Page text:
Pink Floyd's Bike: the Provo Influence
Provo was founded in 1963. The Provos believed and espoused that the Revolution would not come from the Proletariat (working class) but from the “Provotariat”. On 25 May 1965, the first Provo Pamphlets were handed out by Robert Jasper Grootveld, an anti-smoking activist and the anarchists Roel van Duijn and Rob Stolk. These political pamphlets were some of the first, that came to be later called, mass produced psychedelic writings and images of the Sixties. Provo was officially disbanded on 13 May 1967.
Provo fused three countercultural elements: an emerging group of angry, alienated young people; the provocative methods of the performance artist Robert Jasper Grootveld; and the revolutionary ideas of philosophy student Roel Van Duyn.
Provo used pranks to provoke the police into action - and usually overreaction. In fact Provo considered the police to be an essential element of a happening; the happening would provoke the police and the police's response would fire the crowd's resentment which would eventually erupt into revolt. The media were also central players and could fuel a provocation with outrage and panic.
The theatrical street happenings organized by the Provos attracted huge crowds and often resulted in over-reaction by the police. The group found great sympathy among Amsterdammers and at one point obtained five seats on the City Council. Its ideas influenced urban planning, social housing, and cultural life in general. It campaigned against marijuana prohibition, air pollution from urban traffic congestion, and the tobacco industry, and it created numerous anti-royal events and literature. Despite the flippancy of some of their methods Provo's direct actions usually had a serious motivation. Their 'White Plans' are a particularly good example of provocation for public good.
The original Witte Fietsenplan (White Bike plan) was an anarchic free transport programme and the most famous manifesto of the Provos. It proposed that cars be banned from the city centre to be replaced by twenty thousand free bicycles provided by the city. These would be painted white and always left unlocked. Provo released 50 or so, free to use, specially painted white bikes which were scattered across the city of Amsterdam.
This was done as a statement against the rise of consumerism, pollution and congestion caused by the privately owned vehicle. Although the action was short-lived due to theft and vandalism, Provo members used seats on the local council to propose further large-scale white bike plans. The initiative stands as the source inspiration for the (PUB) Public Use Bicycle systems which have been updated and ‘officially’ replicated in cities worldwide.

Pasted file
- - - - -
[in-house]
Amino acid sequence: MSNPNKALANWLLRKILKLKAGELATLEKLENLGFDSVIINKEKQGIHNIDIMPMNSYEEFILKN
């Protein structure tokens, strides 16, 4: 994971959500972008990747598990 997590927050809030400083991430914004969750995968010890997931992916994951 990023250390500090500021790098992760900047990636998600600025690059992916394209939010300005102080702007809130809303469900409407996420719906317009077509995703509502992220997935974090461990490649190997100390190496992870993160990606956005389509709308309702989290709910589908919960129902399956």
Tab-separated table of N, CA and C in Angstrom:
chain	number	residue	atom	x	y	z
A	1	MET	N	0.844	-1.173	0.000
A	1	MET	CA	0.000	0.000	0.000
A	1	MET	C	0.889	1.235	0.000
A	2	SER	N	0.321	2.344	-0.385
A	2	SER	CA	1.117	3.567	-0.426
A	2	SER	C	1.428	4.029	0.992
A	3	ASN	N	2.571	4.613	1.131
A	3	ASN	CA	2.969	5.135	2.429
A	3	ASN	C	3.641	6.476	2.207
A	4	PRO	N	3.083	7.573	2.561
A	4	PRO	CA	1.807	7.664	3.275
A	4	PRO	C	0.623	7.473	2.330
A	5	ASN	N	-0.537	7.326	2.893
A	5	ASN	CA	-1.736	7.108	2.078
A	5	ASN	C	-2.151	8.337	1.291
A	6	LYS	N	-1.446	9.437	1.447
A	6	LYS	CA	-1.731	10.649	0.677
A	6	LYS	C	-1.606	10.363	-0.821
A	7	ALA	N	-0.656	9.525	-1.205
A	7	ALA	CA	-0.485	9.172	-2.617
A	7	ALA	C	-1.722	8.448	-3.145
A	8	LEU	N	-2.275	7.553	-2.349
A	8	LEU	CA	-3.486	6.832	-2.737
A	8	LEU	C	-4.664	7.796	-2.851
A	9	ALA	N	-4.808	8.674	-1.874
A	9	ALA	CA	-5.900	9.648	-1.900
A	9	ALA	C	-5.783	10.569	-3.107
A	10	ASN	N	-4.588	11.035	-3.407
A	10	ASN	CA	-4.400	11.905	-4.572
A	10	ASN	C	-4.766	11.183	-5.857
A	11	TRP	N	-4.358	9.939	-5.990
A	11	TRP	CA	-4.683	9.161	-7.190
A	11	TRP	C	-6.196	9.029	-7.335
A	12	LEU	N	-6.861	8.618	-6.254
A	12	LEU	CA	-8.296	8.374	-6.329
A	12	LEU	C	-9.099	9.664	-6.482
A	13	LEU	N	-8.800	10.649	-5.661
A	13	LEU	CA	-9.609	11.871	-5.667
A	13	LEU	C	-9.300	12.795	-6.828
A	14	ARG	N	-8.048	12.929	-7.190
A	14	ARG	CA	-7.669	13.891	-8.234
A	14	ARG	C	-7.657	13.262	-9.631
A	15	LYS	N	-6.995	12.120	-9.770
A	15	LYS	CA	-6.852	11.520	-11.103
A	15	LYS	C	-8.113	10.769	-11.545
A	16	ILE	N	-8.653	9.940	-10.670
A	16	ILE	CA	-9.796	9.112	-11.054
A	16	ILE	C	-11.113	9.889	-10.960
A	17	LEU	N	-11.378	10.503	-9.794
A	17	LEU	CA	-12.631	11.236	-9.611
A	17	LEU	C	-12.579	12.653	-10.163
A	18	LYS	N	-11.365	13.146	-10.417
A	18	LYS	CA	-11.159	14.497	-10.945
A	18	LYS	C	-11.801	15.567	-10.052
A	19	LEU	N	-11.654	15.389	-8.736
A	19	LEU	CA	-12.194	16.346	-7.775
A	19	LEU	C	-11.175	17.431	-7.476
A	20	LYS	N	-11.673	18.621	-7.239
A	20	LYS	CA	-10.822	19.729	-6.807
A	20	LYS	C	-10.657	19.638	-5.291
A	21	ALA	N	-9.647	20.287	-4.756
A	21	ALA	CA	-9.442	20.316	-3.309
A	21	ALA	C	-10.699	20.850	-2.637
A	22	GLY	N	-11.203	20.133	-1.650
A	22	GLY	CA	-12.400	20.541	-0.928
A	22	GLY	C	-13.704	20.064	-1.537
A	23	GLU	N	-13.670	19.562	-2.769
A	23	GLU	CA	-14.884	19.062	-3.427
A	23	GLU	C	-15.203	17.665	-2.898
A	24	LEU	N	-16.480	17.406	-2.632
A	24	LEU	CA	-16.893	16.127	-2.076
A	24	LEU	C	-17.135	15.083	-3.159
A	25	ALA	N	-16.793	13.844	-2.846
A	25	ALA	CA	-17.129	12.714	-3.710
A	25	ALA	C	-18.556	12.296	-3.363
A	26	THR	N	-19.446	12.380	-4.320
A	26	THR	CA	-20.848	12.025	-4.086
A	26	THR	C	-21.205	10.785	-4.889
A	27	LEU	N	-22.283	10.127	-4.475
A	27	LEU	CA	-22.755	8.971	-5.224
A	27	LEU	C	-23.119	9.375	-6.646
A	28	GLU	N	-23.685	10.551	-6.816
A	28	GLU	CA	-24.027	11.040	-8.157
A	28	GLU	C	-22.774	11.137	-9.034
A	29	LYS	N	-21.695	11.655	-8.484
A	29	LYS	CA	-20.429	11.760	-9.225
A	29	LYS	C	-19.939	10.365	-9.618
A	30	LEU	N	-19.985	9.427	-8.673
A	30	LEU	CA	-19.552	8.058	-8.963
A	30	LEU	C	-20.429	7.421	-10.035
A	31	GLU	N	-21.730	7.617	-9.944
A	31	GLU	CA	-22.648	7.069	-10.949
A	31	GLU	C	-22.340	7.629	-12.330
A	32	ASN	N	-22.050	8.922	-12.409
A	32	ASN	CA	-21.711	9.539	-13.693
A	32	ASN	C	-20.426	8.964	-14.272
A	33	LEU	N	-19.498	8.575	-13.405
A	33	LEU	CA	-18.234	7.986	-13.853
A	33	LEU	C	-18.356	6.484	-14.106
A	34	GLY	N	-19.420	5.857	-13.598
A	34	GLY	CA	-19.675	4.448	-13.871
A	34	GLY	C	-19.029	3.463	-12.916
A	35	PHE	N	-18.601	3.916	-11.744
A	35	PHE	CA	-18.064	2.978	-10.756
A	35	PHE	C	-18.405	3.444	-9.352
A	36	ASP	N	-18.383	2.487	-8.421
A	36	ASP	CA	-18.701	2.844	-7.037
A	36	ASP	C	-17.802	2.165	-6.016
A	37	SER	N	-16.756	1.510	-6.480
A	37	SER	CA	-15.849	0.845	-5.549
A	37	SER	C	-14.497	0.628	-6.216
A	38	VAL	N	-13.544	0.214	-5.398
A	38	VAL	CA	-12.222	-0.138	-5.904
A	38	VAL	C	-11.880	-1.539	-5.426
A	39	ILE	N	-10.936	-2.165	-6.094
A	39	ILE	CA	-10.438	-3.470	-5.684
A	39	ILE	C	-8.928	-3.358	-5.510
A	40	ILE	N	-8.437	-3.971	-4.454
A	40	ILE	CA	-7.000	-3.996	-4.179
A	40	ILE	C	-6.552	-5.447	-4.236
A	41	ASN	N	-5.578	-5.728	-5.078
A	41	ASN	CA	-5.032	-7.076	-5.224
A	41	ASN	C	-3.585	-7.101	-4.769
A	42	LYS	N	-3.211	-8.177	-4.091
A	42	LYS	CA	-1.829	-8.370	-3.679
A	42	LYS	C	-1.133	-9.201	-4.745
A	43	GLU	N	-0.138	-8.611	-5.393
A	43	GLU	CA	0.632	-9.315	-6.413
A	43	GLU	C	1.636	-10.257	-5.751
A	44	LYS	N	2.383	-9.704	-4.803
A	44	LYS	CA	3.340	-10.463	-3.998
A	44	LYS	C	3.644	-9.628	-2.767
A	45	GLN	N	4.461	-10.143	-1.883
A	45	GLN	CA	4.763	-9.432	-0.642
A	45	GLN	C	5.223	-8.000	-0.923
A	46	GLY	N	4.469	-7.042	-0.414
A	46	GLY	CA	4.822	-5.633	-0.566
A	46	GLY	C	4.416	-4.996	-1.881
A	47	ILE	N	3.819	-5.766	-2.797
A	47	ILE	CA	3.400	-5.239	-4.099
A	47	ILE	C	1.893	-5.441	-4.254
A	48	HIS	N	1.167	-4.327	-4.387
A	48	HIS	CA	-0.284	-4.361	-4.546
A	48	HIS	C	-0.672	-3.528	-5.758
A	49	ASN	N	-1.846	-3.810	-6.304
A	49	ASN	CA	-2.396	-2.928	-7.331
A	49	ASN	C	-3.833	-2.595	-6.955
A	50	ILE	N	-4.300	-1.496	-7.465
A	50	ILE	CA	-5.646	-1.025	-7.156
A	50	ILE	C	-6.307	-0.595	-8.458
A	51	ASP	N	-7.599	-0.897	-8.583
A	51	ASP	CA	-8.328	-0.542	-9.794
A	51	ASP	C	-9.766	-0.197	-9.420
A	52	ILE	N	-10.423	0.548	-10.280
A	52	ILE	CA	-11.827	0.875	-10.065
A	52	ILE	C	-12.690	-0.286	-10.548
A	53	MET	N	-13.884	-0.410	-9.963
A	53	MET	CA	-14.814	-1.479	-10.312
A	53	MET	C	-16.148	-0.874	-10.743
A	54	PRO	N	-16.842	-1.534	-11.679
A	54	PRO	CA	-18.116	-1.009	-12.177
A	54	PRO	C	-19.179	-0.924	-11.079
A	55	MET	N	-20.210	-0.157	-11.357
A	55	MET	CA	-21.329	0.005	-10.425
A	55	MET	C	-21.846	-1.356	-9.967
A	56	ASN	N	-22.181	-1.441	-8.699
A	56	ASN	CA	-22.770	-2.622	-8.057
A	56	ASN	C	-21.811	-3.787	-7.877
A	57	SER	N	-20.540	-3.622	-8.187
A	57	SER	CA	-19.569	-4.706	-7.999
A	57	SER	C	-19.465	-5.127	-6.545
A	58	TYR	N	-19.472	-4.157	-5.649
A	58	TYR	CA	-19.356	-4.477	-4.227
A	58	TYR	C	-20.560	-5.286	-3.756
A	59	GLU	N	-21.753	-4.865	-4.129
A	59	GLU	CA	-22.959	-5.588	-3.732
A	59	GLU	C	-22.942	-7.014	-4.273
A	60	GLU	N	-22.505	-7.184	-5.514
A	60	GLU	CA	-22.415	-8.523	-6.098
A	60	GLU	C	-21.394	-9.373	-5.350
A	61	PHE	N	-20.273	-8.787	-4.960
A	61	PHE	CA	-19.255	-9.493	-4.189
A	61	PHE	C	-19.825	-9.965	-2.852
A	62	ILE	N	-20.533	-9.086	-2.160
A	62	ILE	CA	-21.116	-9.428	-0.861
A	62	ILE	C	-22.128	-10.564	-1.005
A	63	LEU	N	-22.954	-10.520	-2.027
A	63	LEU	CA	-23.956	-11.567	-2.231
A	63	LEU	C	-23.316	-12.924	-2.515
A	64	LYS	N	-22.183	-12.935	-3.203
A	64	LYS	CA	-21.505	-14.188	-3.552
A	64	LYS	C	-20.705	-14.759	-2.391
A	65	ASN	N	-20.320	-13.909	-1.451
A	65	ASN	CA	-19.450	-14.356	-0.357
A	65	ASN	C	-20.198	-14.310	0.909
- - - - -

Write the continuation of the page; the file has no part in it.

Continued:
Both: My White Bicycle, by Tomorrow, and Bike, by Pink Floyd are thought to be inspired by the White Bicycle Plan. According to Tomorrow drummer John Alder, it was inspired by an anarchist group called the Dutch Provos who “had white bicycles in Amsterdam and they used to leave them around the town. And if you were going somewhere and you needed to use a bike, you’d just take the bike and you’d go somewhere and just leave it.”
The Provos had a series of other "White" Programs:
- The White Chimney Plan proposed that air polluters be taxed and the chimneys of serious polluters painted white.
- The White Housing Plan proposed that the city legalize and sponsor squatting: the revolutionary solution to the housing problem.
- The White Wives Plan proposed a network of women's sexual health and family planning centers and sex education in schools.
- The White Kids Plan proposed shared parenting in groups of 5 couples who would take it in turns to care for the group's children on a different day of each week
- The White Chicken Plan was a statement against increasingly violent police responses to happenings and demonstrations. It proposed that the police force (then known in Amsterdam as blue chickens) changed its image by disarming, riding white bicycles and handing out free first aid, fried chicken and contraceptives.
The Provos had a sting influence upon the Diggers, a well-known counterculture collective in San Francisco. This, in turn, had great influence upon other such organizations at the time.